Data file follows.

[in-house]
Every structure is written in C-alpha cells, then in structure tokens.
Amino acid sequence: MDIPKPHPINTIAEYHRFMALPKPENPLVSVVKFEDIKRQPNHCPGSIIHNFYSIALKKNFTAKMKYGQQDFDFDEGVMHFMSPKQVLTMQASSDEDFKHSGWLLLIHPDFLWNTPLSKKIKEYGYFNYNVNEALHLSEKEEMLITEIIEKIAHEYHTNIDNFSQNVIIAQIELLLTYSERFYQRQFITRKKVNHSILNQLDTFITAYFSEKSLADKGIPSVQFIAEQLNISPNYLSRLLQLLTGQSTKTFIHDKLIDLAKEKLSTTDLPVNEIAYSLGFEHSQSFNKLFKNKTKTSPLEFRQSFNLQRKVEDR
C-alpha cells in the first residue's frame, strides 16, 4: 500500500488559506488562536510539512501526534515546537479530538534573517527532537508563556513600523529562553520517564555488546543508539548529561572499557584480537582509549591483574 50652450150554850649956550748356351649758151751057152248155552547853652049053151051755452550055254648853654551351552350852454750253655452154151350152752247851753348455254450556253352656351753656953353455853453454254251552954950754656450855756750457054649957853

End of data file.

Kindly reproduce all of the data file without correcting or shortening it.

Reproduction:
[in-house]
Every structure is written in C-alpha cells, then in structure tokens.
Amino acid sequence: MDIPKPHPINTIAEYHRFMALPKPENPLVSVVKFEDIKRQPNHCPGSIIHNFYSIALKKNFTAKMKYGQQDFDFDEGVMHFMSPKQVLTMQASSDEDFKHSGWLLLIHPDFLWNTPLSKKIKEYGYFNYNVNEALHLSEKEEMLITEIIEKIAHEYHTNIDNFSQNVIIAQIELLLTYSERFYQRQFITRKKVNHSILNQLDTFITAYFSEKSLADKGIPSVQFIAEQLNISPNYLSRLLQLLTGQSTKTFIHDKLIDLAKEKLSTTDLPVNEIAYSLGFEHSQSFNKLFKNKTKTSPLEFRQSFNLQRKVEDR
C-alpha cells in the first residue's frame, strides 16, 4: 500500500488559506488562536510539512501526534515546537479530538534573517527532537508563556513600523529562553520517564555488546543508539548529561572499557584480537582509549591483574 50652450150554850649956550748356351649758151751057152248155552547853652049053151051755452550055254648853654551351552350852454750253655452154151350152752247851753348455254450556253352656351753656953353455853453454254251552954950754656450855756750457054649957853